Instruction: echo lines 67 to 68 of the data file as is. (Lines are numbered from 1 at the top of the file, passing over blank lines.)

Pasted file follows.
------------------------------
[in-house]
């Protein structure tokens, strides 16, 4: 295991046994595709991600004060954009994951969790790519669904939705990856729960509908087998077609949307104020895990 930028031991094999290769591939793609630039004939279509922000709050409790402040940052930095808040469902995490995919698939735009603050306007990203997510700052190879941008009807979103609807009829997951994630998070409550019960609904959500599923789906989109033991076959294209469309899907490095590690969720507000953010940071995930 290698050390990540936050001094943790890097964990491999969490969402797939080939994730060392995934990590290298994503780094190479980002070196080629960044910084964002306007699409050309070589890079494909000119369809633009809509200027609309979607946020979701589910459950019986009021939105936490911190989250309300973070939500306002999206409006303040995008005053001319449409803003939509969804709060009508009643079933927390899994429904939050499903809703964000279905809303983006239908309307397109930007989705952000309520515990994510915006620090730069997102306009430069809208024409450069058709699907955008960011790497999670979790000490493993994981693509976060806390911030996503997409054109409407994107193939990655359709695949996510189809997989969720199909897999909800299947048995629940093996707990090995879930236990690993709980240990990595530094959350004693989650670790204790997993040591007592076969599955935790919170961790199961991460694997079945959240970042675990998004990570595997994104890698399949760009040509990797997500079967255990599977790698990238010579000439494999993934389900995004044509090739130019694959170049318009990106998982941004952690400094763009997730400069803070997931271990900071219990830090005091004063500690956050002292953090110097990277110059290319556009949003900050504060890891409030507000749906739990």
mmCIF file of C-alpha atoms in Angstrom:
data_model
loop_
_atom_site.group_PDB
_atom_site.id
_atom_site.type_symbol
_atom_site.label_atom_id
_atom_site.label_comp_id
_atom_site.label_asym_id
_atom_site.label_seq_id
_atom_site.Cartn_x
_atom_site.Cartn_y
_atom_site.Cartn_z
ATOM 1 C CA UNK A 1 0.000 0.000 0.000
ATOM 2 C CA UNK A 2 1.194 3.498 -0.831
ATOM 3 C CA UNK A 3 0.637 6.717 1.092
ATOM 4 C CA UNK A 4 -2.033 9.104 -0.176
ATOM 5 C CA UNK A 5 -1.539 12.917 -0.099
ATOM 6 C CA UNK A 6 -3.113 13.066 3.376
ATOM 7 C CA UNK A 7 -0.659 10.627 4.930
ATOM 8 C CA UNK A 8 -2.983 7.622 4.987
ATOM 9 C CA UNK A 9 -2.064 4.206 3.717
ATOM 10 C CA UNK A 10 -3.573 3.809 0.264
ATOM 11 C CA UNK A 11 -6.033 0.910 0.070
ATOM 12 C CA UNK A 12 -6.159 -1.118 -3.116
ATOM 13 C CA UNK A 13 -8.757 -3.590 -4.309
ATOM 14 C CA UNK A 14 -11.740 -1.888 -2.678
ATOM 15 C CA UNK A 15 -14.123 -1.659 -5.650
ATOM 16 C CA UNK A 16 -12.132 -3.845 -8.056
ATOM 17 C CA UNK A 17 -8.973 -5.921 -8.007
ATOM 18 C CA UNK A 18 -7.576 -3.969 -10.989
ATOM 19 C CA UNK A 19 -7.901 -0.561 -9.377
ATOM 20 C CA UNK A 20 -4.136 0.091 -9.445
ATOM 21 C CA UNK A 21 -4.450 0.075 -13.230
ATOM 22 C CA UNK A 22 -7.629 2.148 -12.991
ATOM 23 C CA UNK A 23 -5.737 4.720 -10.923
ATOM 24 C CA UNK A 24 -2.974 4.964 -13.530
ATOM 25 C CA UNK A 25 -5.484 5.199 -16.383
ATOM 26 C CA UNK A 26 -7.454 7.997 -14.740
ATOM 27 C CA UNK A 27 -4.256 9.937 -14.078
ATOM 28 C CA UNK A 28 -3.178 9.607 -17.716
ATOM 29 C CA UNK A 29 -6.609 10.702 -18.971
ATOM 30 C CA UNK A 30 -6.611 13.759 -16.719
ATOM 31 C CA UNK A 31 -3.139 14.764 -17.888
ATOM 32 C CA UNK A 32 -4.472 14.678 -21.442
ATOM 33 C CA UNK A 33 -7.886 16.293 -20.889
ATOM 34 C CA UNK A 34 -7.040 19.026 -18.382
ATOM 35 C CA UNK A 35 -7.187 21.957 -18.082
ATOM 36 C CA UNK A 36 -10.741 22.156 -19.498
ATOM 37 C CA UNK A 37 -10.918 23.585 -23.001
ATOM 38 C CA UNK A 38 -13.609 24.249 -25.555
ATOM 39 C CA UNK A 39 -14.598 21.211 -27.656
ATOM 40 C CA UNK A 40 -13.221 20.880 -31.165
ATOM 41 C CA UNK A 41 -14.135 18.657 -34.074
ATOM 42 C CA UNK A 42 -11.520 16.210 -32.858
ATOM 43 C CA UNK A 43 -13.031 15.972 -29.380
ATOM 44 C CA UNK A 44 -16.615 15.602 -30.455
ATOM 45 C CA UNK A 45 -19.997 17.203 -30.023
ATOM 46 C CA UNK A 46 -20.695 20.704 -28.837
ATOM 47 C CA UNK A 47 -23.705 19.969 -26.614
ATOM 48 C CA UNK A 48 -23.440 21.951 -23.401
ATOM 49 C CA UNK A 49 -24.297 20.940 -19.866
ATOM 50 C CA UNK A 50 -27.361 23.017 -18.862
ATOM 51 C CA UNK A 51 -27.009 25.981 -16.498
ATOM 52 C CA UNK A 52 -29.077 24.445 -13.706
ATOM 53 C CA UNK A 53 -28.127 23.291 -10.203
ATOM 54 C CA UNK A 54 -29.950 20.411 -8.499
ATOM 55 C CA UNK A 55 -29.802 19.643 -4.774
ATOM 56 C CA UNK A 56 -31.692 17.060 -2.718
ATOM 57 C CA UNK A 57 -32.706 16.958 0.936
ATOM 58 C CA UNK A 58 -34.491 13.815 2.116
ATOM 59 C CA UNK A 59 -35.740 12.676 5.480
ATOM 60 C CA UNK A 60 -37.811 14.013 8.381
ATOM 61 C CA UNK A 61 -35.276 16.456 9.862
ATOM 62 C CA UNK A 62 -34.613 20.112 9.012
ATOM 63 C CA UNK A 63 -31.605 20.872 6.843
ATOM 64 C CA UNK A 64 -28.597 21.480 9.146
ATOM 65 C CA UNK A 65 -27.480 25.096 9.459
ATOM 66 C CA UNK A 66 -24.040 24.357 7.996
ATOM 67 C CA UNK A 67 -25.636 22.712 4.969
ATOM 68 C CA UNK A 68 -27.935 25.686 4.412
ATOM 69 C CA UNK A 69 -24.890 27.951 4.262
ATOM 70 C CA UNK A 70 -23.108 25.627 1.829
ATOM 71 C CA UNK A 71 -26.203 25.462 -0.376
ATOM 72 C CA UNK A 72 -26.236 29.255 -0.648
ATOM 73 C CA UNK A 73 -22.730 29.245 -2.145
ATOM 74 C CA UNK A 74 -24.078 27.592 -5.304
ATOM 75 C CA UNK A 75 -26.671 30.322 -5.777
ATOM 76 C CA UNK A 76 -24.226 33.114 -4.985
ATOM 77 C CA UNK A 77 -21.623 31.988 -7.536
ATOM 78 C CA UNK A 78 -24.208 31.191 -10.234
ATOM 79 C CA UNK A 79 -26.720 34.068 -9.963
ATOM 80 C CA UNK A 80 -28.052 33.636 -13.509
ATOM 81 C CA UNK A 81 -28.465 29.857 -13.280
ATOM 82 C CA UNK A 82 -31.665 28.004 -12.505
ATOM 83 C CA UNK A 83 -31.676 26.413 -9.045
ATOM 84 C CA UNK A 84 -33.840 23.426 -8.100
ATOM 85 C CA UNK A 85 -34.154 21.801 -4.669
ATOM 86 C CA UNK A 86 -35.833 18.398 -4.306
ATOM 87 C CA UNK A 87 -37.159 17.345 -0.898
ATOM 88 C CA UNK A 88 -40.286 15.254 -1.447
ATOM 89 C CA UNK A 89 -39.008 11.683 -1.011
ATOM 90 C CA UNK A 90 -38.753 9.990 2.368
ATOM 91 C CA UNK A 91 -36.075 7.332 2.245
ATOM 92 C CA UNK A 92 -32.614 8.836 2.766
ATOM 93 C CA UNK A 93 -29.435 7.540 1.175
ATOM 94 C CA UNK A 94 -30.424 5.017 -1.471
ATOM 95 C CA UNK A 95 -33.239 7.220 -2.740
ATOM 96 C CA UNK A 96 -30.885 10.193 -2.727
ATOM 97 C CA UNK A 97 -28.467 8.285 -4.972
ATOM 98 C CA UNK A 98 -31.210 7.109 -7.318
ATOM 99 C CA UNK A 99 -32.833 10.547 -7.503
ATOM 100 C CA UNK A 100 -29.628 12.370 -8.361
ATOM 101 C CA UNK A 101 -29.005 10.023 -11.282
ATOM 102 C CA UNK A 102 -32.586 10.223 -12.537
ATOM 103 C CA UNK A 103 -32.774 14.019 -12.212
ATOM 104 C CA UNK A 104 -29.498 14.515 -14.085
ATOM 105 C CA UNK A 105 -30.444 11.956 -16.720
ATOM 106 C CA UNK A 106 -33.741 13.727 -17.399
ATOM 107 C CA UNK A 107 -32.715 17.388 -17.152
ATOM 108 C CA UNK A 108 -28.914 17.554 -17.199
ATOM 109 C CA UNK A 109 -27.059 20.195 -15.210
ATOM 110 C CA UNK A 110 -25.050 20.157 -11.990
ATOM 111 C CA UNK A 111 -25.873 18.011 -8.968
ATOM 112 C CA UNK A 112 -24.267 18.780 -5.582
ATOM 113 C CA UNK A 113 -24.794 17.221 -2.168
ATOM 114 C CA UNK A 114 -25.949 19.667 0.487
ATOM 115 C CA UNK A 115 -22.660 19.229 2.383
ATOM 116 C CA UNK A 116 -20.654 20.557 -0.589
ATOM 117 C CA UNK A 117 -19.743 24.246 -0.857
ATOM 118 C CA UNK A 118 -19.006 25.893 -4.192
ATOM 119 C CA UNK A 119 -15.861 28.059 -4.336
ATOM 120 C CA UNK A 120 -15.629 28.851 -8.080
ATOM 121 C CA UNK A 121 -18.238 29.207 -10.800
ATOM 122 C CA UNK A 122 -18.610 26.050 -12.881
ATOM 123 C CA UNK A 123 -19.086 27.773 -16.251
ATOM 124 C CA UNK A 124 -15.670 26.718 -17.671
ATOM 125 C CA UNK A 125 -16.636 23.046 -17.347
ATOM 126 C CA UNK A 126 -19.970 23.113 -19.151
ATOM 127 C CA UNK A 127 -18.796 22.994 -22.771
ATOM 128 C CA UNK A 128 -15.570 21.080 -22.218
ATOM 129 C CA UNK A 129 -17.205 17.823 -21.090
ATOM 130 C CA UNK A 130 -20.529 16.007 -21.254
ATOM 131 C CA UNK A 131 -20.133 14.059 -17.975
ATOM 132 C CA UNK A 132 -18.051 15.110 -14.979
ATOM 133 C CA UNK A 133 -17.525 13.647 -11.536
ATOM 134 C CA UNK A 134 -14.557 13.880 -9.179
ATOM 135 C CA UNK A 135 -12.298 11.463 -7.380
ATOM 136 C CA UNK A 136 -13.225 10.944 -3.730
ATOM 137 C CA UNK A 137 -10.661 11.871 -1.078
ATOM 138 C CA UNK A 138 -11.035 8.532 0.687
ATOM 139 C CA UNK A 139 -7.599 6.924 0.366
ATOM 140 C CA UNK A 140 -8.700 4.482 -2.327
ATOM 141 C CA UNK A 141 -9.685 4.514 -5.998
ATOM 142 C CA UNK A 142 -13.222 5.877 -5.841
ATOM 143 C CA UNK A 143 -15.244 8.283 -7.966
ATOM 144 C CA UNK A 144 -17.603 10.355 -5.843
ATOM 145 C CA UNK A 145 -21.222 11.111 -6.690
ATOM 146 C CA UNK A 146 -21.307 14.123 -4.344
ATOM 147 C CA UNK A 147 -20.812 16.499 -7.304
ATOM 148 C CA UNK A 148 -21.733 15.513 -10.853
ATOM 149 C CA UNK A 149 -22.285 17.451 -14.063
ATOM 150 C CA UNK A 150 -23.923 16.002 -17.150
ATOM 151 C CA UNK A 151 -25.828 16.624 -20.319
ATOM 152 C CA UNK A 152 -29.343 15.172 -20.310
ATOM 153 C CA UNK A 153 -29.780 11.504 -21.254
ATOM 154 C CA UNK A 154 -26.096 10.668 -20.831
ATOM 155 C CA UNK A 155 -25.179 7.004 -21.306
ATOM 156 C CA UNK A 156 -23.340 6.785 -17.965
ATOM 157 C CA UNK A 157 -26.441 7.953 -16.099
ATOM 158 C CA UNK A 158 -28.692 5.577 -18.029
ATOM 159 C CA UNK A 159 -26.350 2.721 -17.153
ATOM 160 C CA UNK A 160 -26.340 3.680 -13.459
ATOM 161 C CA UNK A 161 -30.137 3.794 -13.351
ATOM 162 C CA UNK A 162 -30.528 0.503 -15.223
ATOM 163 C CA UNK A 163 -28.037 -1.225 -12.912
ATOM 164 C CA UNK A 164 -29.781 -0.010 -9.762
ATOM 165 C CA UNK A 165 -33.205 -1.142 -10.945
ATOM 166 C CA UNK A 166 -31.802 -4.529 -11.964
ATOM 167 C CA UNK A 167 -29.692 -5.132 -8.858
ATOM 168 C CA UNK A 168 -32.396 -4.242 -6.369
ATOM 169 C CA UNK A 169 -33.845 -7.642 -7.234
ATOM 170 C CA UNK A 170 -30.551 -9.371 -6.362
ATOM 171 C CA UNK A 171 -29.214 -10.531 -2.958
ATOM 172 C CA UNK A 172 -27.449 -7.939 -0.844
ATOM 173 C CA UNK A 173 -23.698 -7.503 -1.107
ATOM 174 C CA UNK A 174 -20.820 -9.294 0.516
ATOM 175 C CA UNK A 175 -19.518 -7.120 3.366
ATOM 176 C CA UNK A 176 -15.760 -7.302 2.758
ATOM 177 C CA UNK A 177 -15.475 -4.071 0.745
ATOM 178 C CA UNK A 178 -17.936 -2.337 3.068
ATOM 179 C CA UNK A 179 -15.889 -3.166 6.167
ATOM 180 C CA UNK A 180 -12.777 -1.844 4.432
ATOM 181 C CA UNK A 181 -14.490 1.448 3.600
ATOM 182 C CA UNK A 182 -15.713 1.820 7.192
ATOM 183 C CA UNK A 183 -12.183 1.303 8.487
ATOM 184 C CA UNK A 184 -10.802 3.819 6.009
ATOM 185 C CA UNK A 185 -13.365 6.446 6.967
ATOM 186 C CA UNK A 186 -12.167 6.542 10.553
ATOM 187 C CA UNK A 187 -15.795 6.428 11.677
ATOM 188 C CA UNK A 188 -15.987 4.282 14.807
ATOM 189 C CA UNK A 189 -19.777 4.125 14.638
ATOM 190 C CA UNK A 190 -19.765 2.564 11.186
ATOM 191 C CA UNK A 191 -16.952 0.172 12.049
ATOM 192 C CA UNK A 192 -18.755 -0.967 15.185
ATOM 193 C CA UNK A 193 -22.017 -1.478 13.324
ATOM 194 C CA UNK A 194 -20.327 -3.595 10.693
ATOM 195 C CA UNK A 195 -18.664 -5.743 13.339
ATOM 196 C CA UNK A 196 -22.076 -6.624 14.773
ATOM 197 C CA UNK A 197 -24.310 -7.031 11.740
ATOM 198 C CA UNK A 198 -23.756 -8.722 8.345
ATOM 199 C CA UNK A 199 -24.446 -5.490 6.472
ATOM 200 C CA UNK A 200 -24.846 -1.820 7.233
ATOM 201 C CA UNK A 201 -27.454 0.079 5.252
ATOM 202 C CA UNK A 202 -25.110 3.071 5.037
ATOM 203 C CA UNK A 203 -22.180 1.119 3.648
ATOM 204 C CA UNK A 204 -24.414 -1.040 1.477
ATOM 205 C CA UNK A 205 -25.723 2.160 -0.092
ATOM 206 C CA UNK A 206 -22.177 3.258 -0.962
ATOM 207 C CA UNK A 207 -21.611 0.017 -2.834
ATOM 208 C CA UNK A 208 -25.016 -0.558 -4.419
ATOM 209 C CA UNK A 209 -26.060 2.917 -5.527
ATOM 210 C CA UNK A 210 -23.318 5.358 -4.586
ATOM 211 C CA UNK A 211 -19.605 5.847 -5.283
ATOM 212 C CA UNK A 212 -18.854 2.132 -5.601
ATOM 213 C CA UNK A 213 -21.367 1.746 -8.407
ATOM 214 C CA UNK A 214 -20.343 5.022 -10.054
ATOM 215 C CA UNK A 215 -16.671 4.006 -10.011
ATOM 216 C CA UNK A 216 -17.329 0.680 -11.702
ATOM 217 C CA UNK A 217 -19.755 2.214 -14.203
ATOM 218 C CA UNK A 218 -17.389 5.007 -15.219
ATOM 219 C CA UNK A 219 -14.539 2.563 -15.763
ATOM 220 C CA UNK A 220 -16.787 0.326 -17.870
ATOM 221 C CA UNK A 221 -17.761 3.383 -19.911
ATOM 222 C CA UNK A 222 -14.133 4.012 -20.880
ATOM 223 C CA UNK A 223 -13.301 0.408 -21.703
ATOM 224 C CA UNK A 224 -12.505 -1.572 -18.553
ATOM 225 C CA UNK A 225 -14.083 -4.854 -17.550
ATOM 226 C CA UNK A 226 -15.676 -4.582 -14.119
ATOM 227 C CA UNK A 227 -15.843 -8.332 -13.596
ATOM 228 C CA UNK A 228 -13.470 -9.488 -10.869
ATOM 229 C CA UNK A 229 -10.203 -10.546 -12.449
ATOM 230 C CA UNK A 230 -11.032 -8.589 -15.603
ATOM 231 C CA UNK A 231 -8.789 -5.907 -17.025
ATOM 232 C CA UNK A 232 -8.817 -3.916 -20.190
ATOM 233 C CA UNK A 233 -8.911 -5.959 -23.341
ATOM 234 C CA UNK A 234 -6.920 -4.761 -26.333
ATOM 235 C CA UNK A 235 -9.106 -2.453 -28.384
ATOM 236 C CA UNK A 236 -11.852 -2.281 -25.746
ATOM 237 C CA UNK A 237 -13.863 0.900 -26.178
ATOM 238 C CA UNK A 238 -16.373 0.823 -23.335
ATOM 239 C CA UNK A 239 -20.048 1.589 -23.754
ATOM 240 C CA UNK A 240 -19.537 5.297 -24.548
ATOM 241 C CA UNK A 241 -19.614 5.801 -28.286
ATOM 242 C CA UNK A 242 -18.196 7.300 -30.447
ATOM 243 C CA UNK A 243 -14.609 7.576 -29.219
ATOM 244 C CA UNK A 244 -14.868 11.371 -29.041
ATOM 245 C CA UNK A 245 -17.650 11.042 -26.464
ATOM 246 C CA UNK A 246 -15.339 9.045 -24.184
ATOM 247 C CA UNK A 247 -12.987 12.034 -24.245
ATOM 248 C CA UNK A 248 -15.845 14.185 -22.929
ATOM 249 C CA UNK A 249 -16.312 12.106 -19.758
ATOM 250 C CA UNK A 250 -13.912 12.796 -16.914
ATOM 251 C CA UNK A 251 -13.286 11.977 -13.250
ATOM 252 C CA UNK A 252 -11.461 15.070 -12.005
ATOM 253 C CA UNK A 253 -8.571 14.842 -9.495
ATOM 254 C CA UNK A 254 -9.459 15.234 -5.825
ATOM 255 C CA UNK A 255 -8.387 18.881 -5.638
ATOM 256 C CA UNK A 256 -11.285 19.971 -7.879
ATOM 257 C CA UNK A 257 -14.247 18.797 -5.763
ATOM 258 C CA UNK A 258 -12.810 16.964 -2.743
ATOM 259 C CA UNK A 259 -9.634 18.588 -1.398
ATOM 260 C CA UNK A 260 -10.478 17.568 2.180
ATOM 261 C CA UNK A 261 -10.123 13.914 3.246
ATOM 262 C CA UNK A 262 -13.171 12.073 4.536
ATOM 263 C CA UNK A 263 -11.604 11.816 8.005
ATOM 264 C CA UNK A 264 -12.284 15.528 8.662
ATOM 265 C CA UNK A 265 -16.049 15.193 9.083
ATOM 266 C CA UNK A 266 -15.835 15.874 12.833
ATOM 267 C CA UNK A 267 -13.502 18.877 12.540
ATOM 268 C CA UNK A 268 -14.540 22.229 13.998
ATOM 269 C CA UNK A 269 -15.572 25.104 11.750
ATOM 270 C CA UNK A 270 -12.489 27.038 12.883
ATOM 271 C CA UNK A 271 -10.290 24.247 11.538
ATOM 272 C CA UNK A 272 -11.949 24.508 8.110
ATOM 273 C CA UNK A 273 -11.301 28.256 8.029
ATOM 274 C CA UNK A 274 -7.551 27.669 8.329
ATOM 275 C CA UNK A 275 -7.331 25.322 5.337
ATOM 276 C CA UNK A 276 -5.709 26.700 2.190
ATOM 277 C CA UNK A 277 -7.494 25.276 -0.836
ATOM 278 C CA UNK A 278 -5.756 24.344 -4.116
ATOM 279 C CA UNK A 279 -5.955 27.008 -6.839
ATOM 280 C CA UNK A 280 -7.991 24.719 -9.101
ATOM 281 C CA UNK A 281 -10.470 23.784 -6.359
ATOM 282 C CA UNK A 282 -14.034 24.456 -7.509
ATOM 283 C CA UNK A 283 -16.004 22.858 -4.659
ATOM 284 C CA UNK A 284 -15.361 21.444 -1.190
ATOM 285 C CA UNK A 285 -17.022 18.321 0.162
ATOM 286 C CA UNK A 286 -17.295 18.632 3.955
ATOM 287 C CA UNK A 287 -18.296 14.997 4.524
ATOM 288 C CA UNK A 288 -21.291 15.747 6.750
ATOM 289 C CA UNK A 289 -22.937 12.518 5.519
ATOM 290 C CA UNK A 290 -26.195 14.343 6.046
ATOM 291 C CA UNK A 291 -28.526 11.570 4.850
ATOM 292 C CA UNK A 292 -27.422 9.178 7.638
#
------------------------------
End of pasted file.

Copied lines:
ATOM 52 C CA UNK A 52 -29.077 24.445 -13.706
ATOM 53 C CA UNK A 53 -28.127 23.291 -10.203